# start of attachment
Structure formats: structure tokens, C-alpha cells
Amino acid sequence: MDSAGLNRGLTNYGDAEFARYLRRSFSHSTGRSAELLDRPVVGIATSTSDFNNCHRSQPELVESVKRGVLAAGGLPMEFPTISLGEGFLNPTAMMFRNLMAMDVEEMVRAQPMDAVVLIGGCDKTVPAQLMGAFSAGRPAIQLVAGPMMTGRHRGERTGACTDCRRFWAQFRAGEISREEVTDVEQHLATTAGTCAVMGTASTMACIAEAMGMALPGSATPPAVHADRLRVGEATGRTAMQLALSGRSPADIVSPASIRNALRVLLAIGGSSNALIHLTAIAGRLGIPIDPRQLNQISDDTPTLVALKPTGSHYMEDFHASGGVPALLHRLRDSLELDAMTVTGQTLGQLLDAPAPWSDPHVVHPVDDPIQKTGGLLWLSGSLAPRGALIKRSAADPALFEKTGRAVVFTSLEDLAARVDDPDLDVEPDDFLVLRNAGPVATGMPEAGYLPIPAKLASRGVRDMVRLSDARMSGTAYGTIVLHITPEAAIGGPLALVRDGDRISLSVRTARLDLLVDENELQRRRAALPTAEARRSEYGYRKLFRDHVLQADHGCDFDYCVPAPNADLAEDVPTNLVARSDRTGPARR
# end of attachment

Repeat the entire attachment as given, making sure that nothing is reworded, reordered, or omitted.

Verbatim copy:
Structure formats: structure tokens, C-alpha cells
Amino acid sequence: MDSAGLNRGLTNYGDAEFARYLRRSFSHSTGRSAELLDRPVVGIATSTSDFNNCHRSQPELVESVKRGVLAAGGLPMEFPTISLGEGFLNPTAMMFRNLMAMDVEEMVRAQPMDAVVLIGGCDKTVPAQLMGAFSAGRPAIQLVAGPMMTGRHRGERTGACTDCRRFWAQFRAGEISREEVTDVEQHLATTAGTCAVMGTASTMACIAEAMGMALPGSATPPAVHADRLRVGEATGRTAMQLALSGRSPADIVSPASIRNALRVLLAIGGSSNALIHLTAIAGRLGIPIDPRQLNQISDDTPTLVALKPTGSHYMEDFHASGGVPALLHRLRDSLELDAMTVTGQTLGQLLDAPAPWSDPHVVHPVDDPIQKTGGLLWLSGSLAPRGALIKRSAADPALFEKTGRAVVFTSLEDLAARVDDPDLDVEPDDFLVLRNAGPVATGMPEAGYLPIPAKLASRGVRDMVRLSDARMSGTAYGTIVLHITPEAAIGGPLALVRDGDRISLSVRTARLDLLVDENELQRRRAALPTAEARRSEYGYRKLFRDHVLQADHGCDFDYCVPAPNADLAEDVPTNLVARSDRTGPARR